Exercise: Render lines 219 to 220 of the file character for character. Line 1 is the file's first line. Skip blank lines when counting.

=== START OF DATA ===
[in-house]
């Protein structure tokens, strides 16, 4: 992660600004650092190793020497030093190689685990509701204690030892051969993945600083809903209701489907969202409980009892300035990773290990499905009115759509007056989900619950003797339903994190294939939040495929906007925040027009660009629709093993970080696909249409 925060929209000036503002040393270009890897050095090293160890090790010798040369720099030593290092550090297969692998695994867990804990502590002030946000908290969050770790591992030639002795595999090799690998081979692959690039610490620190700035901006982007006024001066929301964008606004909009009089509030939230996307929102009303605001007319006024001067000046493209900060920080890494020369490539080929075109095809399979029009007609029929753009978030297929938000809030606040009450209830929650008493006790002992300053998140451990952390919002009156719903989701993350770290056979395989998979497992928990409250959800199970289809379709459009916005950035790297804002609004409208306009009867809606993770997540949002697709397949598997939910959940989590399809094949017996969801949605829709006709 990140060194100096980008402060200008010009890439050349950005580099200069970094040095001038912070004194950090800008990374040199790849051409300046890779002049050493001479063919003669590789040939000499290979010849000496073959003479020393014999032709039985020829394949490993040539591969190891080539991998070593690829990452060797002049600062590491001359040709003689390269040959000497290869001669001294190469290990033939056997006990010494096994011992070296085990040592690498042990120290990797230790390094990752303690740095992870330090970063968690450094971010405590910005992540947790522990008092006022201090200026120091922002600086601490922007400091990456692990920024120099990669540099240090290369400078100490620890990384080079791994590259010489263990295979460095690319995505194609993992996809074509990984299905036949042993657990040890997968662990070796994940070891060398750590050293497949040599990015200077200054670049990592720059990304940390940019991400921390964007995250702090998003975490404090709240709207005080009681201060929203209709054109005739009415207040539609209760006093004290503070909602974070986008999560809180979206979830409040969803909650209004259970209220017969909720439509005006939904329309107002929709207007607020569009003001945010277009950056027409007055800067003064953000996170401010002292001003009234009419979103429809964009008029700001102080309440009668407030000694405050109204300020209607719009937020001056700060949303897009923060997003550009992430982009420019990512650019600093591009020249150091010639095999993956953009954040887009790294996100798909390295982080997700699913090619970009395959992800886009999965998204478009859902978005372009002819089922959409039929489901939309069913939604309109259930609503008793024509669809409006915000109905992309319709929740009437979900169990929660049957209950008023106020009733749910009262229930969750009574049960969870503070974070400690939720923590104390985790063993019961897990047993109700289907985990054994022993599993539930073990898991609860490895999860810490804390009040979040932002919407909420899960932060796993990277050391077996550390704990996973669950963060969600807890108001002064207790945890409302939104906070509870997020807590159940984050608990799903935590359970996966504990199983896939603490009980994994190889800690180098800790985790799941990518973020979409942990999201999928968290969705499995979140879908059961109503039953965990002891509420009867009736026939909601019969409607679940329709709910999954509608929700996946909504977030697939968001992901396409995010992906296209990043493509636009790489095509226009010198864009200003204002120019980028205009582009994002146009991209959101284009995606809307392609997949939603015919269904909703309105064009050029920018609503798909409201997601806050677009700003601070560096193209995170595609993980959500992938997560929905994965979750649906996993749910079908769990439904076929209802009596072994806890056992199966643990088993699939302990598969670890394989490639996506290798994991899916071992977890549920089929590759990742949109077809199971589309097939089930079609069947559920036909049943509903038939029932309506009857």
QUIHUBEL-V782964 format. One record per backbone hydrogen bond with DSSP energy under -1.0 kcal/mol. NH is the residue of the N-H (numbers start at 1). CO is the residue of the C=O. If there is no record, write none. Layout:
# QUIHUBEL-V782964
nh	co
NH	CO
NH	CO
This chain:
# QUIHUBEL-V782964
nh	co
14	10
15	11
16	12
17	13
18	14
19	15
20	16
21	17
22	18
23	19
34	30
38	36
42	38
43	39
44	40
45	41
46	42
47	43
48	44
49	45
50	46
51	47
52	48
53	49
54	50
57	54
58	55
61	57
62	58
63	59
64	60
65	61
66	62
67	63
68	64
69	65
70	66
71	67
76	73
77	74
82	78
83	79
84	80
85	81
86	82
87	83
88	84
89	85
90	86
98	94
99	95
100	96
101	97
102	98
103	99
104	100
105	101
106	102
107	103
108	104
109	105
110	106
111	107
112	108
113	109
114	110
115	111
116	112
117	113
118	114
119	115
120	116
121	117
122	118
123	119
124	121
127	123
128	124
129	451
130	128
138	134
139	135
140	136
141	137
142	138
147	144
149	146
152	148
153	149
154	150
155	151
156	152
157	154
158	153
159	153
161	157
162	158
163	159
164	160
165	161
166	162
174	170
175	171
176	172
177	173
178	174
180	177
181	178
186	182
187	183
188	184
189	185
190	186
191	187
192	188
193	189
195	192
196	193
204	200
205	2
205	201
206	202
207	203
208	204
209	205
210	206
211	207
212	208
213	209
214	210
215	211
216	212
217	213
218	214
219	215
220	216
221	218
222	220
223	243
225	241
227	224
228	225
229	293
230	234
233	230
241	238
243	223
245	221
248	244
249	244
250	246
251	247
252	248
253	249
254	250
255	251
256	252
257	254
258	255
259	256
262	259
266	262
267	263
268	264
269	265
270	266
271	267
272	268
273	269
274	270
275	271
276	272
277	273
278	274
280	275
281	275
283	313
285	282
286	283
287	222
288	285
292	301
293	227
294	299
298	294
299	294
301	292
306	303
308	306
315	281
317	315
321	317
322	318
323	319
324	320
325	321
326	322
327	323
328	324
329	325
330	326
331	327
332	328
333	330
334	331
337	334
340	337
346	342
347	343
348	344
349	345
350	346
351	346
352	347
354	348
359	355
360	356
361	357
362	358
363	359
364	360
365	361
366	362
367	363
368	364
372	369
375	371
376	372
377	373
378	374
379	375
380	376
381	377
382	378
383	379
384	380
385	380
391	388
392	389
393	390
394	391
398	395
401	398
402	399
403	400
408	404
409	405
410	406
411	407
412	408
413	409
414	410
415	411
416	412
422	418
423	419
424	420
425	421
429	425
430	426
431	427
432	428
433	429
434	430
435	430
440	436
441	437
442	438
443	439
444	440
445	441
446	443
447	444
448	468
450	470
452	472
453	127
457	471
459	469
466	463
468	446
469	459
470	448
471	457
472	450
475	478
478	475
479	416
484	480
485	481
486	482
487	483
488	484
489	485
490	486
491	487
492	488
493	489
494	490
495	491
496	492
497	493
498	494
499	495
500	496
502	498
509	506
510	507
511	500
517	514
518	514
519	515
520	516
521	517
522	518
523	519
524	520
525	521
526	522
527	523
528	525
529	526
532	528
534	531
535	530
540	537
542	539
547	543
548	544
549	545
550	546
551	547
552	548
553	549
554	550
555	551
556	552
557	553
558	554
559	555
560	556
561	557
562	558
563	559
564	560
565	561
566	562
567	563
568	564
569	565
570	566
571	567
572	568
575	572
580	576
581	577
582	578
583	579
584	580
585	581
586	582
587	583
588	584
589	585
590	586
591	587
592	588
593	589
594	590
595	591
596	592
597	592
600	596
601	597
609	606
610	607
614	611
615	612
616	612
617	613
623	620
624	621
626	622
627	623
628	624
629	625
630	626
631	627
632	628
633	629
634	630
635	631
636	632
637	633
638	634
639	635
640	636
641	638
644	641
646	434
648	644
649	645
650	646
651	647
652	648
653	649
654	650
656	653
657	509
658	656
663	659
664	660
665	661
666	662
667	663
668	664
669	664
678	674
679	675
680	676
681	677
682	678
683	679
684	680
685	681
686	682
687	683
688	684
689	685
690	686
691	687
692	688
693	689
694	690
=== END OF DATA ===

347	343
348	344